Depletion of alkalinity due to carbonation
Depletion of alkalinity is normally the result of long-term exposure of concrete to the air in which variable proportions of carbon dioxide (and lesser quantities of other acidic gases) are present. This causes carbonation of the alkaline constituents of the cement, as illustrated below for portlandite, which reacts to form calcium carbonate, and C-S-H, which reacts to form calcium carbonate and hydrated silica gel:
Removal of a high proportion of the dissolved alkali metal hydroxides from the pore solution phase and incorporation of their cations into the hydrated silica gel reduces the pH within the affected surface region of the concrete to a value < 10 which is insufficient to stabilise the passive film on steel (Anstice et al., 2005). Thus if the carbonated surface layer of the concrete penetrates to the level of the outermost embedded reinforcement, the normal mechanism of corrosion protection by passivation is no longer operative and, in certain circumstances, significant general corrosion of the affected steel may be initiated. Fortunately carbonation is usually a very slow process, at least in temperate climates, and its effects can be dealt with by means of straightforward preventative measures. Nevertheless, it can be an important cause of serviceability failures for aging structures so further details of the process, including factors affecting its rate and that of carbonation-induced corrosion, will be considered in Section 5.4.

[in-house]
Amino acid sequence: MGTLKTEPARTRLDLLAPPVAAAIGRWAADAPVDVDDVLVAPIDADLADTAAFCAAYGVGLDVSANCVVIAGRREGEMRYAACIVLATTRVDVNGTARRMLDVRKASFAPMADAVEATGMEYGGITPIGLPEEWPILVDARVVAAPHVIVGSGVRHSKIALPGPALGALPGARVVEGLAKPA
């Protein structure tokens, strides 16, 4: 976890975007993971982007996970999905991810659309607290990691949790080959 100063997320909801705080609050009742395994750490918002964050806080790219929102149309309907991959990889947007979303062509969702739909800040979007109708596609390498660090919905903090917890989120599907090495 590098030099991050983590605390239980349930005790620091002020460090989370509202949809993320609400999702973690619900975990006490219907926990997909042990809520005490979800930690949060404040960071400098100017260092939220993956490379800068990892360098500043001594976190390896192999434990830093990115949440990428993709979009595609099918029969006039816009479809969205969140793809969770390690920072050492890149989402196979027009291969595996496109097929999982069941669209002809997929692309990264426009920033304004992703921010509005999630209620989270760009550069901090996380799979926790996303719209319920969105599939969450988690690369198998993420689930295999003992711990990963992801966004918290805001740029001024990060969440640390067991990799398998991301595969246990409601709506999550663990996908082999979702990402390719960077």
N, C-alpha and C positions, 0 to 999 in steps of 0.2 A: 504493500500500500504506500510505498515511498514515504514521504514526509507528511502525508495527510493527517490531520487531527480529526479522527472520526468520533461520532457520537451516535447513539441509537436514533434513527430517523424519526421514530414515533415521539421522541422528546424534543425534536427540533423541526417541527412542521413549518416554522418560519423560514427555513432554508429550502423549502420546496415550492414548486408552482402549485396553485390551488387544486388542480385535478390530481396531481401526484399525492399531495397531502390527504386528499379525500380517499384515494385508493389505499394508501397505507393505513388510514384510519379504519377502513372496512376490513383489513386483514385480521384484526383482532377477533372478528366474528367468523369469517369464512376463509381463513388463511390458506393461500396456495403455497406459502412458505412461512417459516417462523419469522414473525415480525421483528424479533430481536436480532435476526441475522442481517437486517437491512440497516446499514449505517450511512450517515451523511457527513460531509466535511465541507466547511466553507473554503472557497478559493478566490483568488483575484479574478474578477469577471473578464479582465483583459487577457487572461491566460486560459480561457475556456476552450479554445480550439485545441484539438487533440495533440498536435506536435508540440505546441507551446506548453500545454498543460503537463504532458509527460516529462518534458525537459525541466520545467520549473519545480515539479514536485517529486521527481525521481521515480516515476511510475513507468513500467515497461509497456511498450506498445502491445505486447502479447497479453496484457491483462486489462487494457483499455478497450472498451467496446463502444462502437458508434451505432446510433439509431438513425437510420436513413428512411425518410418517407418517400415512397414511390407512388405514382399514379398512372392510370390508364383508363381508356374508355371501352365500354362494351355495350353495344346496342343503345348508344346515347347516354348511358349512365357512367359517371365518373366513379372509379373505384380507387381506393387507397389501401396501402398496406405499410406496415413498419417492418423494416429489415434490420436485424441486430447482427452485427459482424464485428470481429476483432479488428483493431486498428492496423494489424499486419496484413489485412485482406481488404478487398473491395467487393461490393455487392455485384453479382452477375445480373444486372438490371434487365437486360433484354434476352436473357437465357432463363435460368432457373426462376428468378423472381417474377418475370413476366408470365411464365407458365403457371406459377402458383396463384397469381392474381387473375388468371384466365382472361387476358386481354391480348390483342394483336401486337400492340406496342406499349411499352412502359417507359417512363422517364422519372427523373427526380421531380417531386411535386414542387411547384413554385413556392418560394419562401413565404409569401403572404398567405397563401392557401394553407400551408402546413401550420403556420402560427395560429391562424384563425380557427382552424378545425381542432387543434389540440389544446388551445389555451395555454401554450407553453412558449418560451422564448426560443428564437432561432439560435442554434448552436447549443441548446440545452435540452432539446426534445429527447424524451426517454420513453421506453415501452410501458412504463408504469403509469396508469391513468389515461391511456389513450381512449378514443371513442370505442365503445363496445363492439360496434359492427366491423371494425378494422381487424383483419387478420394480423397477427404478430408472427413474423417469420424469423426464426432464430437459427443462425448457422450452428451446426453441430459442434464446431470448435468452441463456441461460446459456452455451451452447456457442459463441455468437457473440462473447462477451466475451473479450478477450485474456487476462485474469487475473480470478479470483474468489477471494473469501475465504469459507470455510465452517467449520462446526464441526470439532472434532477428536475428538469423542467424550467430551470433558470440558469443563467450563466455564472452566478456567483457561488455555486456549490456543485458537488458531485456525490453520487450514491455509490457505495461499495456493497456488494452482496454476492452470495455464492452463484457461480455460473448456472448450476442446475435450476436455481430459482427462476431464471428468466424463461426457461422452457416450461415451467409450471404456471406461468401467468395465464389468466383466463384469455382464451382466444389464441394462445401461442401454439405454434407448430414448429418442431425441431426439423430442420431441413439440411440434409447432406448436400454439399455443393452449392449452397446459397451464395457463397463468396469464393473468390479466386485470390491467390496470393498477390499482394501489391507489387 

Introduction of chloride ions
By far the most serious cause of corrosion problems affecting reinforcing steel is the introduction of chloride salts as contaminants of the concrete, which can occur either when the material is manufactured (e.g. Fig. 5.1) or during its subsequent exposure to a chloride-laden environment where it comes into contact with seawater or deicing salt (e.g. Fig. 5.2). In either case, the presence of a significant concentration of chloride ions in the alkaline electrolyte phase adjacent to the steel tends to cause localised breakdown of the passive film on the embedded metal, a phenomenon termed pitting, which can result in serious local loss in cross section of the affected regions of the bars with the surrounding regions being virtually unaffected, as shown in Fig. 5.6.
The effect that the presence of chloride ions has on the electrochemical behaviour of steel in alkaline electrolytes, such as saturated calcium hydroxide, is illustrated by the set of anodic polarisation curves shown in Fig. 5.4. These demonstrate that, as the concentration of chloride ions is progressively increased, the range of potentials over which the passive film remains intact becomes smaller, the onset of pitting being denoted by a sharp increase in the anodic current density when the steel potential exceeds a critical value termed the `pitting potential’ (Ep), which is dependent on the chloride concentration and pH of the electrolyte. Conversely, once pitting has been initiated, the steel exhibits hysteresis in its anodic response and can be restored to a passive condition (repassivated) only if its potential is lowered from Ep to a level termed the `repassivation potential’ (Er), which is also dependent on the chloride concentration and pH of the electrolyte. The electrochemical condition of passive steel at potentials < Er is referred to as one of `perfect passivity’, and at potentials in the range Er to Ep as `imperfect passivity’ (Pourbaix, 1974). More detailed consideration of the effects of chloride salts in relation to the corrosion of steel in concrete will be given in Sections 5.5 and 5.6.